Authors name is kept anonymous. This came from a very reliable source.
Gents, thought you might want to hear from the front. Just returned from Baghdad day before yesterday checking on my folks. This is as current and objective as I have seen to date.
The current situation in Baghdad is best described as tense. Mass media coverage over the last few days of unfolding events has seen a run on supplies/fuel/at banks by civilians who are preparing in the event the worst does happen. It is not yet to the point of a panic but locals are nervous. The airport is extremely busy and flights elsewhere (especially to the Kurdish Region) are far overbooked. The overall situation in the country can only be described as very serious and with yesterday’s ‘call to arms’ by Ayatollah Sistani, the prospect of a sectarian civil war is the highest it has ever been – and has the potential to even be worse than the 2006/2007 era.
But – before going any further – it is worth putting the overall situation into context, and describing the ISIS ‘advance to Baghdad’ thus far. The portrayal in the media since this situation broke five days ago has been one of a relentless advance by ISIS. According to CNN etc, ISIS began by capturing Mosul, then advanced in a Blitzkrieg movement south, routing the Iraqi Army and capturing vast swathes of terrain as they went. This continuous sensationalization by the mainstream western media is the number one driving factor for the tension in Baghdad rather than a true appreciation of fact.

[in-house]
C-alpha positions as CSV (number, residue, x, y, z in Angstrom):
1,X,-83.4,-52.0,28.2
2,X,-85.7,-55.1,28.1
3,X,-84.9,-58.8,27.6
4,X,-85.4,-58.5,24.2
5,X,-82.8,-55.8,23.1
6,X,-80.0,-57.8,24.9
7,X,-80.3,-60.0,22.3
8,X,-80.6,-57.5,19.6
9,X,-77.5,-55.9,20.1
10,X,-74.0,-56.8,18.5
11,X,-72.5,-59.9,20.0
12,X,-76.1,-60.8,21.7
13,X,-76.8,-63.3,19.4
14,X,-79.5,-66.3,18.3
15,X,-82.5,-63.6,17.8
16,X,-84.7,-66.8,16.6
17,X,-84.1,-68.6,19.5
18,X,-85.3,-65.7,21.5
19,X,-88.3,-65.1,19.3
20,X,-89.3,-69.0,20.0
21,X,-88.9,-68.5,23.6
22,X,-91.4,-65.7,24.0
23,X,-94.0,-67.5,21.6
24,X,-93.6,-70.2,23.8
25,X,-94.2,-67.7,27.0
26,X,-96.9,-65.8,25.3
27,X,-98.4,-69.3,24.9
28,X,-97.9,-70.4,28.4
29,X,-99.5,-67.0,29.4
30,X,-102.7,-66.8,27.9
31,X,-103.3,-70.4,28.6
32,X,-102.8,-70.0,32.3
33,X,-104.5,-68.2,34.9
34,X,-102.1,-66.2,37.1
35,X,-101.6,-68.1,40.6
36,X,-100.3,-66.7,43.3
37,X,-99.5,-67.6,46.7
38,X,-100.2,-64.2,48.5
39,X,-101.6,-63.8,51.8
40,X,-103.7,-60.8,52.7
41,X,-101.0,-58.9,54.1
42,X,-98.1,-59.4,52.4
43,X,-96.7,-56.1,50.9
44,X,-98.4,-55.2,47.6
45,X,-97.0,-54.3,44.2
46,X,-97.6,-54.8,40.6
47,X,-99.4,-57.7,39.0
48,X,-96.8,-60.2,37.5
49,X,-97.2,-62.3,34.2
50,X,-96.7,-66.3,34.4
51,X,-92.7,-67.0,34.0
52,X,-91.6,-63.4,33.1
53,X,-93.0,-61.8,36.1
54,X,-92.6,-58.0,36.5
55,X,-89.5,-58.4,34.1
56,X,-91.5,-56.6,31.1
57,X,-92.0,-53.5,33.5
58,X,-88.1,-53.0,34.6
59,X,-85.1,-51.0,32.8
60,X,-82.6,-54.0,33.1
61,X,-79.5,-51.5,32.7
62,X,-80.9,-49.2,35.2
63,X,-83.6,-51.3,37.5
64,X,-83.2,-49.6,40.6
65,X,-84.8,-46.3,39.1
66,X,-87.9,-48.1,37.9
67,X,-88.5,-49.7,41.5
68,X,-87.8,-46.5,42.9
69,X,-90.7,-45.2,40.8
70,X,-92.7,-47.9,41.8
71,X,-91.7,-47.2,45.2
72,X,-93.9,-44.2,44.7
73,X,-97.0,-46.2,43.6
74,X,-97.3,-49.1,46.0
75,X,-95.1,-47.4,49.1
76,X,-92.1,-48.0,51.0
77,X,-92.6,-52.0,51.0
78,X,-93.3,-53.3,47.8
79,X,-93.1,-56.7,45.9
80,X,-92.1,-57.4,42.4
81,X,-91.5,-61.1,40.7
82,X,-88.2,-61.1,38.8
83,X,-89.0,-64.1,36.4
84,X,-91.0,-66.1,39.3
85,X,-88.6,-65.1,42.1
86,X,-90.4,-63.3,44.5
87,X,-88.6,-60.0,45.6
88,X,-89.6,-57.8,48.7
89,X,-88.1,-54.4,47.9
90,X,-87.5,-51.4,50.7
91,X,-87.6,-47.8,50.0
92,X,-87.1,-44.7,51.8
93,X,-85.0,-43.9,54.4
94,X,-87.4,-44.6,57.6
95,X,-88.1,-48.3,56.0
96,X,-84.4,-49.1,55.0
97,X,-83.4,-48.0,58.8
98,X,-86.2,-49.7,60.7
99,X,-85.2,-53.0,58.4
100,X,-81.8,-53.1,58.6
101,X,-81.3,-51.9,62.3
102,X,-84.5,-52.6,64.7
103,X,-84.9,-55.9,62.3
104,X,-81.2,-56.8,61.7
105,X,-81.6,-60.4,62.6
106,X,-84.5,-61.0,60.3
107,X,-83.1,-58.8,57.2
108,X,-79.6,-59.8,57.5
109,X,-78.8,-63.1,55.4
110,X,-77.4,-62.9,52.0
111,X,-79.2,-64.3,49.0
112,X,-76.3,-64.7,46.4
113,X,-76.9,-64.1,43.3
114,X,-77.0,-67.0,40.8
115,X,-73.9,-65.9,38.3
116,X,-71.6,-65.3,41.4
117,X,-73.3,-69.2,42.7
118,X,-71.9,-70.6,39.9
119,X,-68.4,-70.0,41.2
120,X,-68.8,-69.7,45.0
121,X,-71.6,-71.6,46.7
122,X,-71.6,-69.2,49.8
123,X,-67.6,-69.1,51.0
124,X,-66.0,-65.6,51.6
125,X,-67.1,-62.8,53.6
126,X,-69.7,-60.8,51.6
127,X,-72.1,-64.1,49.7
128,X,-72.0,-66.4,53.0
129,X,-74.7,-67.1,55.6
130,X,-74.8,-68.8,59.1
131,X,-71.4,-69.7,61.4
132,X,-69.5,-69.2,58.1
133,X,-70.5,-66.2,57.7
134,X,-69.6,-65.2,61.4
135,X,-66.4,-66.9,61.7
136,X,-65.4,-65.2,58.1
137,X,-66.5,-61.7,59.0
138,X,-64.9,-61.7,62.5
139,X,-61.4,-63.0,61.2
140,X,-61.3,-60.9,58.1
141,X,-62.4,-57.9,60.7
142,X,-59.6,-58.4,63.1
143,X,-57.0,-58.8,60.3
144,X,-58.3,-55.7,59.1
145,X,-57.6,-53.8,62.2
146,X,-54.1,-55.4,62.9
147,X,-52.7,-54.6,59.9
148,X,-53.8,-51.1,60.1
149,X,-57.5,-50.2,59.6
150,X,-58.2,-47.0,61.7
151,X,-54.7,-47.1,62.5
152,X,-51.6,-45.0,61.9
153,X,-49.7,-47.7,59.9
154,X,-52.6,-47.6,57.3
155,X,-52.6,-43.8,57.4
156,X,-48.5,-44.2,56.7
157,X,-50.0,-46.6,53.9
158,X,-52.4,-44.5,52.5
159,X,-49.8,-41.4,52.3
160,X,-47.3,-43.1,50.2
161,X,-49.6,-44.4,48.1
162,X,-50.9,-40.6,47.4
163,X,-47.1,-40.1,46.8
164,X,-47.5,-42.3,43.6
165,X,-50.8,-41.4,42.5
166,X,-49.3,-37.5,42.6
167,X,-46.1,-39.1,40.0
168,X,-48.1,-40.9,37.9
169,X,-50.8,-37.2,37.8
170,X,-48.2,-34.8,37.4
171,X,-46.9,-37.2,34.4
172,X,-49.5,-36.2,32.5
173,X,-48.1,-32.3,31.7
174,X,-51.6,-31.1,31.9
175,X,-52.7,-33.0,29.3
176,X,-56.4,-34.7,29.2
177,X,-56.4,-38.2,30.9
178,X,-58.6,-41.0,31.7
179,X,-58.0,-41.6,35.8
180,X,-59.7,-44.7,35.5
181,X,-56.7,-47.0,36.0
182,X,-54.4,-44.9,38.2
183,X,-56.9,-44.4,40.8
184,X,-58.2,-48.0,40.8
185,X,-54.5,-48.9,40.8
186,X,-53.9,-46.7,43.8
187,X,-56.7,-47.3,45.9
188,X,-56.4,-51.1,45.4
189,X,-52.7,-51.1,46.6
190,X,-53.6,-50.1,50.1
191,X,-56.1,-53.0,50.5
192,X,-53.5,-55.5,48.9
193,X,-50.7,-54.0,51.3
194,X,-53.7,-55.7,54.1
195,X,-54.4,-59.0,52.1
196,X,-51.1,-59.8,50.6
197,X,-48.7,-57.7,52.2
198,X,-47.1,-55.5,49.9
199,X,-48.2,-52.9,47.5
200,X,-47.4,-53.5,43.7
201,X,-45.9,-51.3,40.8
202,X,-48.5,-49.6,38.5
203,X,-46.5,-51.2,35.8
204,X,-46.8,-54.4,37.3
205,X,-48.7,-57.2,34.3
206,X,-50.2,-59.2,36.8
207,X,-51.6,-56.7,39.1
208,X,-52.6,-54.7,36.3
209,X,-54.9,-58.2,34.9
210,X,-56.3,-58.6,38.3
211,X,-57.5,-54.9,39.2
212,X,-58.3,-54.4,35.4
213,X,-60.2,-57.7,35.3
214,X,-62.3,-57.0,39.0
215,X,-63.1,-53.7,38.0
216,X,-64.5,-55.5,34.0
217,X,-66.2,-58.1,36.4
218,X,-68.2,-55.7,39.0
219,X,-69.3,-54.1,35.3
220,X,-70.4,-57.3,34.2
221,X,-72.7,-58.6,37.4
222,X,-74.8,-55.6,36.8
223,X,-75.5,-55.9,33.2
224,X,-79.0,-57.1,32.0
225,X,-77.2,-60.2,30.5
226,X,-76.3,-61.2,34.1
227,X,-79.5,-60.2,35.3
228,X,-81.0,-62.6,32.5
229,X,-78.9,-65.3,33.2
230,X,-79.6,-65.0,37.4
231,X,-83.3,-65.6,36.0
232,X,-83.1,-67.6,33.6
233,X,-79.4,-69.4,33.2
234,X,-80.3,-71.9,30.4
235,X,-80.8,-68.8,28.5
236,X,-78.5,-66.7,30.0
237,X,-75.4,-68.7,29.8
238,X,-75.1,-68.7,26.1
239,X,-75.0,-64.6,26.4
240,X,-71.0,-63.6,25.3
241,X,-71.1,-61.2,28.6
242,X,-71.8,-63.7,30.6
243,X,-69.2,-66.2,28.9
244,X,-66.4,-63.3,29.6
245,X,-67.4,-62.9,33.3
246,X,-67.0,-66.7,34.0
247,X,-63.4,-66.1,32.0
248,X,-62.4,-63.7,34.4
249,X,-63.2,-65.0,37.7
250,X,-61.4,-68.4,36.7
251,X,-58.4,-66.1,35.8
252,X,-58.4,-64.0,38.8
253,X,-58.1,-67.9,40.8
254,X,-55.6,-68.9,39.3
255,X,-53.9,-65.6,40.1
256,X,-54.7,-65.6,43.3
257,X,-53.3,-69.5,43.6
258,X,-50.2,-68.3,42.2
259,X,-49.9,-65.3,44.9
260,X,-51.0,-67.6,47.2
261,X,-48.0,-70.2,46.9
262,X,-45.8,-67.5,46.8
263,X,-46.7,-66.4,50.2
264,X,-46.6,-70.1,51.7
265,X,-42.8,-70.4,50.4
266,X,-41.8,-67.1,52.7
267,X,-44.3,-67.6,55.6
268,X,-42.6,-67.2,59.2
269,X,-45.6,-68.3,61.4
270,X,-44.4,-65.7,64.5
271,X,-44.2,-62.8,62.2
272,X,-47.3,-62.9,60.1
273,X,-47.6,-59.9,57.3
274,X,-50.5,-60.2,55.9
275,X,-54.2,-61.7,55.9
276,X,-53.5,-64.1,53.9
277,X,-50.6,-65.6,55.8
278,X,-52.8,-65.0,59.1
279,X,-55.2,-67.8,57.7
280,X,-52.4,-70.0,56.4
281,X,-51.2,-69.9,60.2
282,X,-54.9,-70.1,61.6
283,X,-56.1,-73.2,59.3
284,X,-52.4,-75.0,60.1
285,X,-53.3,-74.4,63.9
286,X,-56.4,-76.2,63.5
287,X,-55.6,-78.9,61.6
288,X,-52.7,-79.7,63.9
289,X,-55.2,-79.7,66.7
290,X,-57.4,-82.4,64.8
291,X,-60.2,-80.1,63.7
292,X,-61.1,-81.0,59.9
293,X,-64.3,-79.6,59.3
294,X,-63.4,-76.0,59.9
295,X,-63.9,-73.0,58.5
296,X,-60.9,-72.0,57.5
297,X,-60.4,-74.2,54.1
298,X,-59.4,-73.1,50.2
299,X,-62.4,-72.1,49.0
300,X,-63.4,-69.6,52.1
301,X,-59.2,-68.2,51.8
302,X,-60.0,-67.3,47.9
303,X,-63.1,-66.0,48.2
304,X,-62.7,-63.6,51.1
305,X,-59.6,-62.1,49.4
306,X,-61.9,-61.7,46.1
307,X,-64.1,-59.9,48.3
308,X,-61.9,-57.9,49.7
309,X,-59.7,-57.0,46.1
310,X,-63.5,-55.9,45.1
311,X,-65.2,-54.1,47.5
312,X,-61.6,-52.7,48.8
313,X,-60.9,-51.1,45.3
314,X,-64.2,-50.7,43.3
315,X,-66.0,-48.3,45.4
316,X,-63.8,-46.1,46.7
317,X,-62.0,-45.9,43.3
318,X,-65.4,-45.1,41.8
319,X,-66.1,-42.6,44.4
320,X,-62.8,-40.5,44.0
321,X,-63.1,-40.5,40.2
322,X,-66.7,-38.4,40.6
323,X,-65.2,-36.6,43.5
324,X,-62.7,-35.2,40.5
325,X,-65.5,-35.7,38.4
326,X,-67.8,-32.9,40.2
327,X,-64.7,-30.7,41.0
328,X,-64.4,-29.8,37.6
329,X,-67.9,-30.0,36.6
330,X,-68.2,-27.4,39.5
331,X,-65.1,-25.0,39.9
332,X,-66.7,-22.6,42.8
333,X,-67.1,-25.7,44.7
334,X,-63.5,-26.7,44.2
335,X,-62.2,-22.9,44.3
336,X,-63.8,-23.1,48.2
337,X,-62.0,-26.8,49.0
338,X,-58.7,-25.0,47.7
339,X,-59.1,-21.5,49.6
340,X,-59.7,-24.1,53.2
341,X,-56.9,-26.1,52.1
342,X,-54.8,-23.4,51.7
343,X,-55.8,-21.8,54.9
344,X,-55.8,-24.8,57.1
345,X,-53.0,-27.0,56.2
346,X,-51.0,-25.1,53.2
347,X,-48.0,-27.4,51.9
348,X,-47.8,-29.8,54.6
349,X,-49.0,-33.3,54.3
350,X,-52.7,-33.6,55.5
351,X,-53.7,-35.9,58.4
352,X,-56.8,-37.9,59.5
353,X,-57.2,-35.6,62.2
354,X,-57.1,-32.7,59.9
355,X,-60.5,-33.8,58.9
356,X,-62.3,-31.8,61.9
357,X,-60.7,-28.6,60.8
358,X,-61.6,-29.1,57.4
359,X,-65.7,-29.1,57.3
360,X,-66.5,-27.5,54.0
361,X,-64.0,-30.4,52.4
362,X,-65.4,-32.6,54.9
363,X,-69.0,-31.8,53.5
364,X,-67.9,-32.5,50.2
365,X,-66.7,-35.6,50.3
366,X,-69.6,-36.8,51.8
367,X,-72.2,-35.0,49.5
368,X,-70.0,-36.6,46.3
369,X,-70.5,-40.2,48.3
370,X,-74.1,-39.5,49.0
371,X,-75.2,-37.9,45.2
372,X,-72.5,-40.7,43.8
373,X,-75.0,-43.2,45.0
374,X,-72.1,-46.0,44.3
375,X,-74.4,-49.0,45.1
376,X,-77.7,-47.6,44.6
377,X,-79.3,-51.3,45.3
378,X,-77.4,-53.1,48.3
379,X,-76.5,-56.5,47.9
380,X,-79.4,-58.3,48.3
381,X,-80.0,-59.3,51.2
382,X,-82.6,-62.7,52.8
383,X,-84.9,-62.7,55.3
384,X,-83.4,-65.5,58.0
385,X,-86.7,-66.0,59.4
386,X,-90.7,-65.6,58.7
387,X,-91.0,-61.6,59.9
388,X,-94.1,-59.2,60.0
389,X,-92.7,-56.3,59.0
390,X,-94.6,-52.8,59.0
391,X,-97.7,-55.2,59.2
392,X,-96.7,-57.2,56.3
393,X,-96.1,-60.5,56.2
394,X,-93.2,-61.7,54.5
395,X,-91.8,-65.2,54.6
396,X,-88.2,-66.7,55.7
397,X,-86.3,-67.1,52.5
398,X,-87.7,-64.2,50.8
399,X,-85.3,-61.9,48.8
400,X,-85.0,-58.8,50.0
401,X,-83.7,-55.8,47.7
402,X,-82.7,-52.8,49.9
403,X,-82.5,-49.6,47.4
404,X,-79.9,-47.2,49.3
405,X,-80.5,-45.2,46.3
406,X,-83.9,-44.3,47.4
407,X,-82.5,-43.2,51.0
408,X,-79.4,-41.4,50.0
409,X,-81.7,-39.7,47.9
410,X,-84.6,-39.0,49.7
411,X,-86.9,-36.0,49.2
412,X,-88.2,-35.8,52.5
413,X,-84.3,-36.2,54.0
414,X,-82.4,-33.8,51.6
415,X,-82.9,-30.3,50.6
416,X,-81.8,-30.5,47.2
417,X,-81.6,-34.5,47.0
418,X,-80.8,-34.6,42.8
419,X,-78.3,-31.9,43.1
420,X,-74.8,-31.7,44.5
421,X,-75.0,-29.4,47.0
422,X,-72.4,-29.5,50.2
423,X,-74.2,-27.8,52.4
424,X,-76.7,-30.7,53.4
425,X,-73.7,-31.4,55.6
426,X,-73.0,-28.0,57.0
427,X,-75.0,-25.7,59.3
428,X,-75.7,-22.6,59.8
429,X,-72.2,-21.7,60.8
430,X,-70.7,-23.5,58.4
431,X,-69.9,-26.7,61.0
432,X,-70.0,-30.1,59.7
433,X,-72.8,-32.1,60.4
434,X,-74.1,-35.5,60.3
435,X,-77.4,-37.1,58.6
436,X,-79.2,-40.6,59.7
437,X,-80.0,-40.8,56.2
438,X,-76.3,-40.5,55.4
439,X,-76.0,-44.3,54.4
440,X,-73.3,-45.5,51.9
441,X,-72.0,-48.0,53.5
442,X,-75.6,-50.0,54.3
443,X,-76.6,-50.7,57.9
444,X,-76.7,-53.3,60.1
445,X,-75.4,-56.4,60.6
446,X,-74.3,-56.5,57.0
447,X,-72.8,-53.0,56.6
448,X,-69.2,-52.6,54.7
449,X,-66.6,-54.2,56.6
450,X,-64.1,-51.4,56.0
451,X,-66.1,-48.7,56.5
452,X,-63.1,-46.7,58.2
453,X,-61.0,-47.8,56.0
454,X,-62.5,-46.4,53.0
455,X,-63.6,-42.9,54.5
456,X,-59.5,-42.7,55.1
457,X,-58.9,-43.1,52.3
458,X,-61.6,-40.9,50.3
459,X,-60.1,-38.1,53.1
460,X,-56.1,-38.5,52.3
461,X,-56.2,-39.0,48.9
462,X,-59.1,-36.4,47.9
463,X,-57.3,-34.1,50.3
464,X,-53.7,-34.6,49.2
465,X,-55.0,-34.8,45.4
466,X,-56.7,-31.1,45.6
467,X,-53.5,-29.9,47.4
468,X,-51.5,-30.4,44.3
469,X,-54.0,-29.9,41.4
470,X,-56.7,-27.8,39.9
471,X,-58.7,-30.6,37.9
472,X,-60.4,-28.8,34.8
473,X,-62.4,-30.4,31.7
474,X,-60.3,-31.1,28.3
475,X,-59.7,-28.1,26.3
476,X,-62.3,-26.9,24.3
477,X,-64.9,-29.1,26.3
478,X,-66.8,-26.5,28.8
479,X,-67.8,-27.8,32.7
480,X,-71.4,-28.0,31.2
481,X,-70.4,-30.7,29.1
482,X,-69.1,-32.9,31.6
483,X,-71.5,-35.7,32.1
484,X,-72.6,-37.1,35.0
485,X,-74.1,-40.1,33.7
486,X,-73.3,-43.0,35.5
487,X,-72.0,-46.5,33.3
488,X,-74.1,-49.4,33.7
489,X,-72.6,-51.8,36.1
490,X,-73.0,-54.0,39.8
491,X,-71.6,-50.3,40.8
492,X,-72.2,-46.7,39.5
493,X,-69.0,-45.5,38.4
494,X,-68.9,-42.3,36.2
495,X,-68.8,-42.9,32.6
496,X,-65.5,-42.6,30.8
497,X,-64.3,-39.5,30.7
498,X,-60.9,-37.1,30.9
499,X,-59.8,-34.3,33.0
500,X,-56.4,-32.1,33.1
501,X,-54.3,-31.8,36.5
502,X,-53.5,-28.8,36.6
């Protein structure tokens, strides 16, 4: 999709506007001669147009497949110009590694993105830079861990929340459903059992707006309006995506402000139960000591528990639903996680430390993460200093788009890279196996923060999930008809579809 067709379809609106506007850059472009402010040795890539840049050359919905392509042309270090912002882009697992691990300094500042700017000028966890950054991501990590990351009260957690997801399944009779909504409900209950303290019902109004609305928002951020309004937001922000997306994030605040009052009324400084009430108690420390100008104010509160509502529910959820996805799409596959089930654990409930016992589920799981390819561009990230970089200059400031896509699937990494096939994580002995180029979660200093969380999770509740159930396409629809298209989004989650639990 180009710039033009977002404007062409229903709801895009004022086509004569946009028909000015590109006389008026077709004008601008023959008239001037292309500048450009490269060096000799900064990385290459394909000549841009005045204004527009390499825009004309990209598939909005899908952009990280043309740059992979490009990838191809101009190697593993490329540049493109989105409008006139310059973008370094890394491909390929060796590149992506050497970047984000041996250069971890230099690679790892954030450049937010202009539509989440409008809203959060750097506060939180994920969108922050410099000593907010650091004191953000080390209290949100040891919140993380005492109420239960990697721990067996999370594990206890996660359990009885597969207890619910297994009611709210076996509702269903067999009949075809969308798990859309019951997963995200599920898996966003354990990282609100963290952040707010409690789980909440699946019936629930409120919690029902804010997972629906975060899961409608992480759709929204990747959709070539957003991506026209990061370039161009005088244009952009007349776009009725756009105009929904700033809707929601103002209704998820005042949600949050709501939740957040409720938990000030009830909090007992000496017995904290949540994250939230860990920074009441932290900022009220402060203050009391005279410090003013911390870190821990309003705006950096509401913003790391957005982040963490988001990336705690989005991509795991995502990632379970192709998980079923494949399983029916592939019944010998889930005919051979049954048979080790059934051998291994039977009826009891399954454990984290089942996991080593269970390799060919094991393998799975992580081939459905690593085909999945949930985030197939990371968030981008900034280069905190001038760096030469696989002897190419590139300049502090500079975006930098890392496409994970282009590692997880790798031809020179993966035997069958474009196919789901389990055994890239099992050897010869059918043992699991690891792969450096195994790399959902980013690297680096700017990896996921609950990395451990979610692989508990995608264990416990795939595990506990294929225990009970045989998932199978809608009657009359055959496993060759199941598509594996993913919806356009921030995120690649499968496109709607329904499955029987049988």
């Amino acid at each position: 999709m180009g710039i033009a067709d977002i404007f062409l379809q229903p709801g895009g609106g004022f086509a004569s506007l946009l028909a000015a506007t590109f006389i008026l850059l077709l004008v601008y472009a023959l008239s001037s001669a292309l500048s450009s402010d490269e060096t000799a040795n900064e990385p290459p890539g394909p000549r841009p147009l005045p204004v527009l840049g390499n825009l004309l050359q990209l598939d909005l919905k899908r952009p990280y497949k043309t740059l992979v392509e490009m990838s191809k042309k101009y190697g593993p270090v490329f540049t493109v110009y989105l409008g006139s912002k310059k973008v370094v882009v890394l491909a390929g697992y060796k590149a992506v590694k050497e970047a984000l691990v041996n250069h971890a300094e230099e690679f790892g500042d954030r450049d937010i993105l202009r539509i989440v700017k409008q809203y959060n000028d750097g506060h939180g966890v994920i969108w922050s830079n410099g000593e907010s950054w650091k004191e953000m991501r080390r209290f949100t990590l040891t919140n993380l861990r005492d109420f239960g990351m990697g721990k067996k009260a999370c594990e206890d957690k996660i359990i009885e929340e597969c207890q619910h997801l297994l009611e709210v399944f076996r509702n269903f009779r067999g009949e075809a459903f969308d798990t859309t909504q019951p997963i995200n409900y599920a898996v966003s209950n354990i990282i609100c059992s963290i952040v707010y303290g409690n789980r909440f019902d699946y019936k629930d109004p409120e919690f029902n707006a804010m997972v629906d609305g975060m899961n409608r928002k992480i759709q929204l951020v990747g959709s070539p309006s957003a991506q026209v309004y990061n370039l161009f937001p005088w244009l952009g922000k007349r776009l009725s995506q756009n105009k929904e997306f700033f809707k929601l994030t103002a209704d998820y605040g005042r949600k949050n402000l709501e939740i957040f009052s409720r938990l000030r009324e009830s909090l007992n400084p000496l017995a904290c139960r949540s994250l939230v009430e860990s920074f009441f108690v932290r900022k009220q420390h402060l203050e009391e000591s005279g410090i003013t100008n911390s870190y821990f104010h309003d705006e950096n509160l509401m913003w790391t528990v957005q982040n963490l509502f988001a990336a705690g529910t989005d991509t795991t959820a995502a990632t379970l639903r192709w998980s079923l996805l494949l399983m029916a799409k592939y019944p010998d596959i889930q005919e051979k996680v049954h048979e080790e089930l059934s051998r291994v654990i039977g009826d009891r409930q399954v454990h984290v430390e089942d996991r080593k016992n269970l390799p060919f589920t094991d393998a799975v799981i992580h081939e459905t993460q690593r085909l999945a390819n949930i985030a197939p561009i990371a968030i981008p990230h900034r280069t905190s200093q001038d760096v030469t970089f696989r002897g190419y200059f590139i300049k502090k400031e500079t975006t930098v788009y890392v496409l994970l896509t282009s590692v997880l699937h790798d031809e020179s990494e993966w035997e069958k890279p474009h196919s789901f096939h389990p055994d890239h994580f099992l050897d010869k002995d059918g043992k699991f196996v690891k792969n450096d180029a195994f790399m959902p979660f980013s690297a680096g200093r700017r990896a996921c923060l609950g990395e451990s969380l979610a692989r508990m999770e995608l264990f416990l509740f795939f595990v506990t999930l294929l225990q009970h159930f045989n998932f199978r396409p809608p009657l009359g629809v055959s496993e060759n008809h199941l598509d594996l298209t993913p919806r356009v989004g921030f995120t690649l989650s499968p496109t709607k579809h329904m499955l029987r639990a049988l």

While the reporting of the folding of the Iraqi Army in Mosul and areas north of Baghdad is accurate (and is the reason why this situation has developed as it has), the rest of it is far less simple than is widely portrayed in the western media, and the true facts need putting into context. Most of this has already been covered in the GW Daily Reports from Jun 10-14 inclusive, and summarized in the GW weekly released last night. It is recommended these documents are reviewed for a balanced understanding of what has transpired so far. But to put some key points down on paper:
The last week in May/first week in June saw a substantial increase in insurgent activity across the country. Bombings and spectacular attacks ranged across the country, from VBIEDs near Karbala and Najaf, an assassination of a senior Sahwa commander in Anbar, an assault on Sammara and finally the attack on Mosul which caused the rout of the Iraqi Army and everything that then subsequently unfolded over the course of the last five days. The key takeaways, however are: